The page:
"This local Subway had a specific item on the menu known as the 'Beast Feast', which was just as intimidating as it sounded. It consisted of a foot long double meat, double cheese sandwich that included every kind of deli meat (featuring bologna, salami, ham, salami, pepperoni, black forest ham, roast beef, corned beef, turkey, and bacon) as well as each kind of cheese slice (featuring cheddar, provolone, pepper jack, and swiss). This sandwich was $16. I ordered two of them, both with extra meat and cheese, which was an additional $3.50 per sandwich. The sandwich artist stared at me as if I was totally deranged. He still went ahead and started to make them. The manager had a different idea though. He came out as the Subway guy was in the process of adding in all of the veggies and sauces, but the manager said that this amount of food on a sandwich wasn't allowed. I just started at the manager and said, 'There isn't anything on the menu that restricts extra meat and cheese on the Feast, and I already paid for it. So you got a choice: refund my money or let this person finish making my snack.'
I got my sandwiches, and the Beast Feast was dropped from their menu the next time I went to that location."
"I once had the 'fortune' of being behind a woman ordering this: one black forest ham foot long sandwich, but she requested to hold the ham (she was using that sandwich as the base because it was the cheapest). She wanted the guy to add five orders of bacon (which on a foot long comes to fifteen strips per my store's three strips per order on a foot long), add three slices each of every cheese you offer. Next, she wanted exactly five slices of tomato and she had to approve each slice before it could go on the sandwich. Ten leaves of spinach (at least she did add veggies), and god forbid, why doesn’t this location have pickles! Then, she wanted enough mayo to submerge a newborn baby. She also wanted a soup cup full of black olives, as she liked to add them to the sandwich just before she ate it. Now, she wanted the sandwich cut into five pieces with a slice of tomato on each piece, make sure not to cut the tomatoes! Oh, and now that it was cut and each piece wrapped individually, oozing mayo everywhere, she remembered she needed that seasoning sprinkle stuff, and since they forgot to ask, would she get a discount because it was all the sandwich maker's fault that she didn’t get it. She then got mad as a hornet that said location doesn’t do the free cookie with an add-on (they actually do, but she would have gotten almost a dozen cookies for her add-ons), and of course said location didn’t carry her soda on fountain like her typical location does. She then demanded a discount off of her sandwich for that since she would have to make an additional stop now.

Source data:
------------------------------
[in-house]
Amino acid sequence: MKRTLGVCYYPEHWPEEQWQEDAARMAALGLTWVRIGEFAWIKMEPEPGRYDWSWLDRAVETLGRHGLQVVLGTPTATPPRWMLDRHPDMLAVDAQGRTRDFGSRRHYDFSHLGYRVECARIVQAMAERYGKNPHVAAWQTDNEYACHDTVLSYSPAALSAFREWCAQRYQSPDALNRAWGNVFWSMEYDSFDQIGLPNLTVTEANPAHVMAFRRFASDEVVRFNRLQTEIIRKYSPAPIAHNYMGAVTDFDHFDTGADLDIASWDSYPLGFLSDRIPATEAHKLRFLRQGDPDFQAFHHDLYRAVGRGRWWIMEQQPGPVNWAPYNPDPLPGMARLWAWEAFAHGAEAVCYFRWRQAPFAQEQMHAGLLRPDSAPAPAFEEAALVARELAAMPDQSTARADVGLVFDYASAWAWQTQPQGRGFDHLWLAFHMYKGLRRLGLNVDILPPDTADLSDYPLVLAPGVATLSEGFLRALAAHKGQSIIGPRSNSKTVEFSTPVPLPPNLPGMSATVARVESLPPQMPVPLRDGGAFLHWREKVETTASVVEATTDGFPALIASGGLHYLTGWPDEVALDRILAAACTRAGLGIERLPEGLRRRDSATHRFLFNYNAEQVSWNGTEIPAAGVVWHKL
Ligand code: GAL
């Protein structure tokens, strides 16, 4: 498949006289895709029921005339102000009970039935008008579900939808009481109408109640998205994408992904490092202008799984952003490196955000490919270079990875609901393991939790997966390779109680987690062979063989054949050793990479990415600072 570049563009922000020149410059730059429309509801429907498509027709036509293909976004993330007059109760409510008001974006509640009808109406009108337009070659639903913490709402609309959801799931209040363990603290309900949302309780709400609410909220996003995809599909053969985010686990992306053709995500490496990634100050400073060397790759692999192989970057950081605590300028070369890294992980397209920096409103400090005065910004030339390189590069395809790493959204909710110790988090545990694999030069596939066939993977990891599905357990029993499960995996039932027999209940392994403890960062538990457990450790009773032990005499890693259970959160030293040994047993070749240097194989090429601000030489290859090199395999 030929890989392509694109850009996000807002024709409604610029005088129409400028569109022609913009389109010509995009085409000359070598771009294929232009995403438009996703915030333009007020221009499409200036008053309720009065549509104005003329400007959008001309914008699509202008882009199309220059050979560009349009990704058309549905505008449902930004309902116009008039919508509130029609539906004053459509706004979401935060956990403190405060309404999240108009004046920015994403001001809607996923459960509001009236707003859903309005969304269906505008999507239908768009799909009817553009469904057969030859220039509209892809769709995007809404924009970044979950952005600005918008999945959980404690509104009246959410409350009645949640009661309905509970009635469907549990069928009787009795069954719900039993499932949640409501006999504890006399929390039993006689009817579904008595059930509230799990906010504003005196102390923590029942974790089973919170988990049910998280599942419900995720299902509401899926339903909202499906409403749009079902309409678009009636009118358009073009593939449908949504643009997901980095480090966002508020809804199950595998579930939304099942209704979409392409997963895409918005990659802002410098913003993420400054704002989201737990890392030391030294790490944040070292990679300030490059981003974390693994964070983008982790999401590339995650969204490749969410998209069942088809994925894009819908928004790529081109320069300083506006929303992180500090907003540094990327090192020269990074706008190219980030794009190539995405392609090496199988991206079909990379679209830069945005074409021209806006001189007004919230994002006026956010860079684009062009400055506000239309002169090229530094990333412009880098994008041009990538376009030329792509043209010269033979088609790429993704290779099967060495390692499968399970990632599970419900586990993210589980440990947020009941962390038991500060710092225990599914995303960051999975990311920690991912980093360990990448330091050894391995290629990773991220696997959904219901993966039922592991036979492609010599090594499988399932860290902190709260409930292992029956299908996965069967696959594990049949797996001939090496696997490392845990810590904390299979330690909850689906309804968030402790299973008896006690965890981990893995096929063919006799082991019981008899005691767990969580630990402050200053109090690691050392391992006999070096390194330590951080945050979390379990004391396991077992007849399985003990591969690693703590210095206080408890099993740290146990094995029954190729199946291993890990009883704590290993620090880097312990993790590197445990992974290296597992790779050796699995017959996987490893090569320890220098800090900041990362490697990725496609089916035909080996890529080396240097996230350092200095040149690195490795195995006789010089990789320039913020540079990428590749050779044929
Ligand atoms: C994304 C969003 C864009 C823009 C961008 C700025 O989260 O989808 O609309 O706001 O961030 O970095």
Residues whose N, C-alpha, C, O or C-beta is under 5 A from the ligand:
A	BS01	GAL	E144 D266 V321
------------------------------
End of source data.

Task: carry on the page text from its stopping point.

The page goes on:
I asked today when I picked up my sandwich why this locale doesn’t have pickles. The location I visit is a franchise location, and the owner is extremely sensitive to the smell of pickles. They also don’t offer tuna salad because she can’t stand the smell of that either."
"Former sandwich artist here, one day an older gentleman came in. I come from and worked in a more rural area, so sometimes the older people don’t quite understand subway is a 'build your own' sandwich shop. I welcome the guy in and ask how can I help, he wants a sandwich, what bread, yada yada yada. But when we get to what type of sandwich, he seems confused. He just says, 'Everything.'
I ask him what he means by that, and he just reaffirms everything. I tell him we have specific types of sandwiches and point to the menu with the various sandwich makes on it and he just once again, says he’d like a little bit of everything.
'So uh.... you want salami? And ham?'
'And uh... chicken, and tuna?'
'And roast beef and teriyaki chicken, and seafood delight?'
'Yes. I want everything.'
Curious to see what this monstrosity would look like, and also wanting to oblige the man, I followed his instructions. And I made him an everything sandwich. It was basically an open sandwich at the end, because there was no possible way that I could shut it. He paid for it and this bizarre man actually ate it. No hesitation, nothing. Clearly, this man had his priorities straight.
"I've worked off and on at Subway for years. I just went back two months ago due to losing my real job.
Lots of people want an excessive amount of toppings or sauces. Honestly at least 10% of the sandwiches I make are just disgusting. We have people who want giant handfuls of onions and people who want giant handfuls of pickles. We have olive freaks who don't want to see bread underneath their pile of olives. We have people who want fifteen passes of sauces so the whole thing is dripping. We have people who want to double of all the veggies. Like I get wanting extra of something, but the amount of times I would put on a giant handful of something thinking there was no way they would want more and then they would ask for about three times as much was staggering. Just absolutely disgusting amounts that really messed up our inventory and food costs. And then of course they're impossible to close afterwards and we get yelled at for the sandwiches being messy. On a lighter note, we have one regular customer who just wants meat, cheese and a LOT of black pepper. I'm talking 10-15 seconds of shaking. I usually sneeze but at least peppers cheap and easy to prep.
All of which I'm cool with, but then you get the occasional person who still doesn't think that's enough. Sometimes I'll do a second big handful of olives and it's still not enough. At that point I kinda give up on their sandwich and hope they re-evaluate their ordering decisions when olives explode out of their sandwich and fall on to their floor later when they get home. (No dine-in at our location thankfully)
Subway pro-tip to anyone who wants a ridiculous amount of veggies or condiments despite what I've written: Order your stuff on the side! You try closing a sandwich with literally a hundred olives on it and/or fifteen passes of mayonnaise. If you wanna be ridiculous, ask for it on the side. I'd rather fill three take-away containers of mayo or a soup container full of olives than have to try to close and wrap a sandwich with them. It will be much, much less messy for us both."